Halnaker Windmill Trail

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The 5 mile/8km Halnaker Windmill Trail takes in a picturesque tree tunnel or hollow way formed over thousands of years of footfall. The path, Mill Lane, follows the old Roman road between London and Chichester and eventually opens up onto Halnaker Hill.  At the top, your climb is rewarded with the 18th century windmill and glorious views which reach as far as the sea.

Refreshment Pitstops: Boxgrove Village Stores & Café, The Anglesey PubTinwood Estate

Download trail here.

Kingley Vale

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Kingley Vale is the finest yew forest in Europe. The most ancient gnarled yews are around 2,000 years old with girths of about seven meters. It is said that this was a sacred place of worship for druids even before the Roman invasion. Further up the hill was the site of a Viking battle in AD 859. There is also evidence of Stone Age flint mines near the top of Bow Hill. On top of the hill, four Bronze Age burial mounds, the Kings' Graves, can be seen. From here, there are magnificent views. To the south, Chichester Harbour and the Isle of Wight and to the north, the South Downs and Hampshire.

Refreshment pitstops: a coffee van often is often found in the West Stoke car park (PO18 9BP), Hare & Hounds, West Dean Stores & Tea Room, Asdean Farm Shop, Horse & Groom, Ashling Park Estate.

Download trail here.

Selsey Tram Way

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This 11 mile/18km flat trail runs from Selsey to Chichester following a tramway which was opened in 1897. With the rise of road transport in the 20s and 30s, the railway fell into disuse and finally closed in 1935. Nowadays, this is a great path for walking or running along, there are a couple of stiles to contend with but otherwise it is clear.

As it’s a linear path, you can catch Stagecoach No 51 bus to Selsey from Chichester Bus Station (PO19 8DG). Disembark at Selsey Beach Road shops and then walk along Beach Road to East Beach car park (PO20 0SZ) where the original tramway began. Alternatively, park at Selsey Beach car park and get the bus back from Chichester at the end of the walk. The trail is marked with orange signs along its route, taking in 11 of the original stations.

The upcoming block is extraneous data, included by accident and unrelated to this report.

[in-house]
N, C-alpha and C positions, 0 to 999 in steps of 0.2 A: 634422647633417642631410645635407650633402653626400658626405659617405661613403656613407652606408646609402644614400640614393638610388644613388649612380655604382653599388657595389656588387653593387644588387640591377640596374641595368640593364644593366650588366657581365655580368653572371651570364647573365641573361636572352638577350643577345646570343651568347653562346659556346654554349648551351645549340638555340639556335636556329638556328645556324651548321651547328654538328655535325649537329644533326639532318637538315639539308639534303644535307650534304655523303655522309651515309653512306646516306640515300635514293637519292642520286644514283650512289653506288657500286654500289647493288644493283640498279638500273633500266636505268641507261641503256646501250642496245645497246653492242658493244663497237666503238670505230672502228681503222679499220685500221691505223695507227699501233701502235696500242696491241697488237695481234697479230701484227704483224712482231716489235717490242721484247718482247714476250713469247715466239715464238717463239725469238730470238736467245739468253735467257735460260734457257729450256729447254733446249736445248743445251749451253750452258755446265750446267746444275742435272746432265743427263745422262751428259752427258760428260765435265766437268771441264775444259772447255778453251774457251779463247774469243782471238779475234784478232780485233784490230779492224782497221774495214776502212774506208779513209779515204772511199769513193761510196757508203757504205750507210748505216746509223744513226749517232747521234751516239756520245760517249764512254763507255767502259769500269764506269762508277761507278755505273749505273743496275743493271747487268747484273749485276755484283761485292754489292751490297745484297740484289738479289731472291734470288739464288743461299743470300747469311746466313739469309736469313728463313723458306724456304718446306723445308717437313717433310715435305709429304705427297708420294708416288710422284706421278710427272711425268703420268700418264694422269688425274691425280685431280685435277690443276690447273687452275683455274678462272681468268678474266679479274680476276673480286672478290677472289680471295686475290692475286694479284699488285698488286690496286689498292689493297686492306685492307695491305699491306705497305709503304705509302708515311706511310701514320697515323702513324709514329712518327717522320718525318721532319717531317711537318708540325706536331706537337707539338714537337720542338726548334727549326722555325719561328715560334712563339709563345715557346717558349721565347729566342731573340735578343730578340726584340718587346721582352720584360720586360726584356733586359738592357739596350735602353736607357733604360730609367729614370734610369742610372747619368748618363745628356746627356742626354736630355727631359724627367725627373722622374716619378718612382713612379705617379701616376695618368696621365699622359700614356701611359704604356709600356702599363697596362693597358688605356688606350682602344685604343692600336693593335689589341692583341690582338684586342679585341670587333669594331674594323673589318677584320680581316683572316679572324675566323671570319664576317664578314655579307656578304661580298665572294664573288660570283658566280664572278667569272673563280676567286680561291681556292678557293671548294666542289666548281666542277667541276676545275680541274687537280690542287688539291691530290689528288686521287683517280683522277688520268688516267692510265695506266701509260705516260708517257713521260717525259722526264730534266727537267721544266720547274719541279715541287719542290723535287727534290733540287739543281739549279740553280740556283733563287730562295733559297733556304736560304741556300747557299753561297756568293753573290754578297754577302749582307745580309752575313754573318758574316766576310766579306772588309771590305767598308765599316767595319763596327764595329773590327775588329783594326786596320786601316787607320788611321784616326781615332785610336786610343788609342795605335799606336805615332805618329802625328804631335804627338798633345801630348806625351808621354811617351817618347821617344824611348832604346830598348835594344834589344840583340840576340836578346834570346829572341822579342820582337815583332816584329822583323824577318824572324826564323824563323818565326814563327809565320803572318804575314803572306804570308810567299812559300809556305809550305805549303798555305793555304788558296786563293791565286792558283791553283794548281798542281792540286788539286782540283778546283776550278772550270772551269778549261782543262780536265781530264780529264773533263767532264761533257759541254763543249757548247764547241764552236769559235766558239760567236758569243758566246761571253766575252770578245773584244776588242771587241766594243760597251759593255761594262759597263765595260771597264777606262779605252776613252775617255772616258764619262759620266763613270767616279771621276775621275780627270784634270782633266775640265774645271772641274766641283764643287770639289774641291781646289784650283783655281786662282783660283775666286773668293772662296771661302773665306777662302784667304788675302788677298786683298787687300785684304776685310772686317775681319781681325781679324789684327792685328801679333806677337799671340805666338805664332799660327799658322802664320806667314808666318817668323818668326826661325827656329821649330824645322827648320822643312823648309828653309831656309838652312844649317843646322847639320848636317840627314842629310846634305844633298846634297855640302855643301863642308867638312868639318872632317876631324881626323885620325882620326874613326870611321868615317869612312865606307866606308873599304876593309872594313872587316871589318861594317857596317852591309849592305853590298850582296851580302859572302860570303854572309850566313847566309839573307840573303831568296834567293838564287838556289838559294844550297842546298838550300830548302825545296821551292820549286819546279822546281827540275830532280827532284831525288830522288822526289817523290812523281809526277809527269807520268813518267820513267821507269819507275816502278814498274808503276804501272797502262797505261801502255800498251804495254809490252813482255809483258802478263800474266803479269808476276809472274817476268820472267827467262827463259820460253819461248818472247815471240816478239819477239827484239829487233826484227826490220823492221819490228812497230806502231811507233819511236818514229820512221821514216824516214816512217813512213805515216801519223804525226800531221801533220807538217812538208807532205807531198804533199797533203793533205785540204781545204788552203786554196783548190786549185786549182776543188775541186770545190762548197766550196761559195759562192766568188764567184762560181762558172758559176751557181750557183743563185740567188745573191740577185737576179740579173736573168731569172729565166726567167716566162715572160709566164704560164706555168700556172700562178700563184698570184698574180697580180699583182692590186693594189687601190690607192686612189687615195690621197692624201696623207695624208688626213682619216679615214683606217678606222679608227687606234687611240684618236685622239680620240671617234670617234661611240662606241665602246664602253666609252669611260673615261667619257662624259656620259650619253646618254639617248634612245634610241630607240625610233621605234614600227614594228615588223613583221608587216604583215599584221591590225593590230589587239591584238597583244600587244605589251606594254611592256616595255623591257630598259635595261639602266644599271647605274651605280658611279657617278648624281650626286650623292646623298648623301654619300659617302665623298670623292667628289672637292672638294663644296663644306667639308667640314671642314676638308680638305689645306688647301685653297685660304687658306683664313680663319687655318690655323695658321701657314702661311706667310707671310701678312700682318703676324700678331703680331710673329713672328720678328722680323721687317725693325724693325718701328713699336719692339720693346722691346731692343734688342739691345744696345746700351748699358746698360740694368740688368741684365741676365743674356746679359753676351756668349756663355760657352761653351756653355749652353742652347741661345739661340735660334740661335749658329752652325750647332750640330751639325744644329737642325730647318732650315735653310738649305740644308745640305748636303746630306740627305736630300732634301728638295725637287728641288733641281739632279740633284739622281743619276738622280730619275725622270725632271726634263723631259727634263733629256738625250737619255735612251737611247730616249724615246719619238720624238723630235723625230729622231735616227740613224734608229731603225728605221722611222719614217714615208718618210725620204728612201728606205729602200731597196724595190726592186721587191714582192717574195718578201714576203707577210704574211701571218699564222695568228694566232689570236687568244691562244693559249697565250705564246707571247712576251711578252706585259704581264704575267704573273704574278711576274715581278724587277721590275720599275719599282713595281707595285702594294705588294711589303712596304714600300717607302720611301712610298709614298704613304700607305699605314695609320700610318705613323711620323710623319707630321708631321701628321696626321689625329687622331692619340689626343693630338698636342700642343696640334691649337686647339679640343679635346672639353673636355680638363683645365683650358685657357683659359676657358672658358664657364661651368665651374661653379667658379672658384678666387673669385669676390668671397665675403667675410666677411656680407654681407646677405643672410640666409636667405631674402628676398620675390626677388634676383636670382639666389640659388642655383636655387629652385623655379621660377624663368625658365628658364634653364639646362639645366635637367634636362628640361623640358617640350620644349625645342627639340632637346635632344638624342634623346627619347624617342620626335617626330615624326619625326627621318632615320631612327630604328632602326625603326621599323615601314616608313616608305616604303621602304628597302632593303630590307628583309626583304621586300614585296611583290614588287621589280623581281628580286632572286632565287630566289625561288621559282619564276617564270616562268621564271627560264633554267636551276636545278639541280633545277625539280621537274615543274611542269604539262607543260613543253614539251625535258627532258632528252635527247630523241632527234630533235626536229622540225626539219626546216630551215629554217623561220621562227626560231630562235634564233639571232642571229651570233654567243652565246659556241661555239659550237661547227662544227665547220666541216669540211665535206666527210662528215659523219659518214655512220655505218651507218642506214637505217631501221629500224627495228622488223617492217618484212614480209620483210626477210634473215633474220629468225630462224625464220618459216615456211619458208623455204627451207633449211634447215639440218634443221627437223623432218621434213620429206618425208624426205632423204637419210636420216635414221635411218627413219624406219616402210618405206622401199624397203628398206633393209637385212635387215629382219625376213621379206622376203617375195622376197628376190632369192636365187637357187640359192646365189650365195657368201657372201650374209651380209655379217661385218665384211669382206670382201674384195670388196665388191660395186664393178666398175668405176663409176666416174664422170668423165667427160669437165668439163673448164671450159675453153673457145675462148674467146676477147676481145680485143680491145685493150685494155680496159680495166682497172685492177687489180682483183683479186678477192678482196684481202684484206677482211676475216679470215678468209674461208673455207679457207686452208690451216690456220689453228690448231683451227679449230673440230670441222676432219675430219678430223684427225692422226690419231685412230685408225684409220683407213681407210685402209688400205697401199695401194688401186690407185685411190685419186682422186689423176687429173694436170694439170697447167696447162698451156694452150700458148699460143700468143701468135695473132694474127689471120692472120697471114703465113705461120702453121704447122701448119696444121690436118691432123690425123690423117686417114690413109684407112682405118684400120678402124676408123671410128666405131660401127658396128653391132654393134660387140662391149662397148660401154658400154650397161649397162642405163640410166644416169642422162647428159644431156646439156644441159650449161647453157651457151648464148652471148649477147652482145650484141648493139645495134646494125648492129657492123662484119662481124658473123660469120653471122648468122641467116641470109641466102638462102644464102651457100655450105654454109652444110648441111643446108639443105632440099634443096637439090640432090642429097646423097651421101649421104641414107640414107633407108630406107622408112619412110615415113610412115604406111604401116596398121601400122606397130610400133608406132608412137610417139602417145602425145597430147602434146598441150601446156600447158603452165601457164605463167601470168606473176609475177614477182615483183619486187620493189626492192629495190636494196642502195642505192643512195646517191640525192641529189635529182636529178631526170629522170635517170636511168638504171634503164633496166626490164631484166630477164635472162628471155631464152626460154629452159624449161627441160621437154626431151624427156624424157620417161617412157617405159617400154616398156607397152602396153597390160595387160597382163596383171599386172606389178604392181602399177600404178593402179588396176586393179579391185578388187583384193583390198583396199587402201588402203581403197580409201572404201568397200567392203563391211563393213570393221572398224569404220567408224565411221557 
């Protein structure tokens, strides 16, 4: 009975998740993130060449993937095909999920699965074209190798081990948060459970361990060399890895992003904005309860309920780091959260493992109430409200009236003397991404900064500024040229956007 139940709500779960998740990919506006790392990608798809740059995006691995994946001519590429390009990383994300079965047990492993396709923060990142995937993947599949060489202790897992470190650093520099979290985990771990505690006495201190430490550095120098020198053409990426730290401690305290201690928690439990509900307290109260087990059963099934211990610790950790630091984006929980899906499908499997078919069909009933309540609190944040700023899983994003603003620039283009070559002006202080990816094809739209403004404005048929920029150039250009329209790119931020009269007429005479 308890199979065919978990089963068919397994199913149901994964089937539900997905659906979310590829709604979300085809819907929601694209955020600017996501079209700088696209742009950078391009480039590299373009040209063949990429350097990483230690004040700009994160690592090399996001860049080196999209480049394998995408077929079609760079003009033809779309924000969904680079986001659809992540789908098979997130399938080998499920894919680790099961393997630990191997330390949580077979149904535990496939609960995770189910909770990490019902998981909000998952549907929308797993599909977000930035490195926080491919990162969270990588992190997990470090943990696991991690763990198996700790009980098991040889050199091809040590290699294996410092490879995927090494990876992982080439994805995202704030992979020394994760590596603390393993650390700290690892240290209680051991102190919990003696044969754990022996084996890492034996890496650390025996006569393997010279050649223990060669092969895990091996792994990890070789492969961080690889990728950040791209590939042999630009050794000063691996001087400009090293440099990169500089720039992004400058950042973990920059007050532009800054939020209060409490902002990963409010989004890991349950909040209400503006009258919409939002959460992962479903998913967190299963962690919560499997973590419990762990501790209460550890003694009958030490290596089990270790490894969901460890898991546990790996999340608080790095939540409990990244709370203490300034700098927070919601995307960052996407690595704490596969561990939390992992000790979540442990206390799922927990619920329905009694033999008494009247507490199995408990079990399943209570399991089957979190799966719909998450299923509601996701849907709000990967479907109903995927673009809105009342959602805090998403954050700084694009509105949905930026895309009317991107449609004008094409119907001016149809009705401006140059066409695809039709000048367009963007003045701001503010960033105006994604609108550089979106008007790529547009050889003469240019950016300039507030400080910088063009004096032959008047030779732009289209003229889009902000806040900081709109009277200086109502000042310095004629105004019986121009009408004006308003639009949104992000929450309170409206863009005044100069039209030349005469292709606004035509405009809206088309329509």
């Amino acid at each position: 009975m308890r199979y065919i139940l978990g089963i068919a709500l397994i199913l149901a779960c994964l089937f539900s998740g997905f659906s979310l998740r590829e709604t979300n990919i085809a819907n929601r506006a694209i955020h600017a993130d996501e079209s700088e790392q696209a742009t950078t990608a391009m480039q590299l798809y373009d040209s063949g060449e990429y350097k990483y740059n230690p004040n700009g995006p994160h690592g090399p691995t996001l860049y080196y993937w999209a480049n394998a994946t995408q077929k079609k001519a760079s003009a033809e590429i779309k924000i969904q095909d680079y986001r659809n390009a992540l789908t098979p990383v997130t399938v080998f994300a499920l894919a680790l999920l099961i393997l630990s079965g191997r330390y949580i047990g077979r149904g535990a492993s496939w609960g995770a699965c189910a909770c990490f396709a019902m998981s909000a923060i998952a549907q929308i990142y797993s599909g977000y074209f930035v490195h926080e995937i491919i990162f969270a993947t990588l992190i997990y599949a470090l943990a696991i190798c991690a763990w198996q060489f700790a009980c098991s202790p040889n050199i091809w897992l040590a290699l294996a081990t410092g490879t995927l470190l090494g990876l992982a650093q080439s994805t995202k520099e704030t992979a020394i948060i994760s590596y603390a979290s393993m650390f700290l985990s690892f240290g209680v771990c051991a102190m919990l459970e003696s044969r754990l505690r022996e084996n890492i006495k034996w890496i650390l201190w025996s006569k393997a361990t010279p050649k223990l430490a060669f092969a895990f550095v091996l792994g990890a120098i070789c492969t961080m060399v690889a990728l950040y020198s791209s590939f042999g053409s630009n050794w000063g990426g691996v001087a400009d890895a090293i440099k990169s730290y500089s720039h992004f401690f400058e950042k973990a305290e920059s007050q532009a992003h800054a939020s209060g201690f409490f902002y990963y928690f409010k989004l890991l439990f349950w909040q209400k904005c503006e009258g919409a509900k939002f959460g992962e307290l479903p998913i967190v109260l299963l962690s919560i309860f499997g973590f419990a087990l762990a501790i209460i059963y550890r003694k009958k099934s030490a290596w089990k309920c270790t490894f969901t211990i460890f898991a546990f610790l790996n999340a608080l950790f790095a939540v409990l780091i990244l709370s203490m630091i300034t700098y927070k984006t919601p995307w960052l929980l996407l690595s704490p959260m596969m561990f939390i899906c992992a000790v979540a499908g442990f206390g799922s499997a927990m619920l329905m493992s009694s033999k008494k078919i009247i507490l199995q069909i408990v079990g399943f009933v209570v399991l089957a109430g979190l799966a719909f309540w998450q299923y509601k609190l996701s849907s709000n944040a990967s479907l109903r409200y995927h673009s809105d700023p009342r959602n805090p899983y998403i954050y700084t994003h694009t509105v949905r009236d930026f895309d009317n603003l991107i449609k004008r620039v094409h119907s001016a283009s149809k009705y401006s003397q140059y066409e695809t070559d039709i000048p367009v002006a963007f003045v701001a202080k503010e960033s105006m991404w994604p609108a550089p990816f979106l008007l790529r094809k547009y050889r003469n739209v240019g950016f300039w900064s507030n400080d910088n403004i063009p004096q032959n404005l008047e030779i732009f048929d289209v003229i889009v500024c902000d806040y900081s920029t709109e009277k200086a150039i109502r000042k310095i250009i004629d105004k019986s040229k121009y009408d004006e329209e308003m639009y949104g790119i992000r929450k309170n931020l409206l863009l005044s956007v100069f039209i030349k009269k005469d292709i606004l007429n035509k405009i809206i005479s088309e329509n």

Refreshment pitstops: Paddy's Plaice or East Beach Kiosk.

Download trail here or click here for an interactive map.

Chichester City Walls Walk

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The 1.5 mile/2.7km walk around the Roman walls of Chichester is a delightful way to see the city. Although not complete, they are the most intact circuit of Roman defences in southern England. The layout of modern Chichester is still defined by its Roman counterpart with the four main streets: north, south, east and west surrounded by walls and gateways (Eastgate, Westgate, Southgate and Northgate).

Information panels are dotted along the length of the walk and with lovely views of the cathedral, Priory Park with its 13th century Guildhall and Chichester Castle motte, and the tranquil Bishops Palace Gardens. Being in the centre of town, there are plenty of place to stop off for a drink or a bite to eat. If you start at Eastgate, the closest car park is Cattle Market car park (PO19 1JW) but you can pick up the trail at almost any point. If you park in Northgate car park near the Chichester Festival Theatre, you can join the northern section there.

Dogs are not allowed on top of the walls nor in Priory Park, but they are permitted on short leads in Bishops Palace Gardens.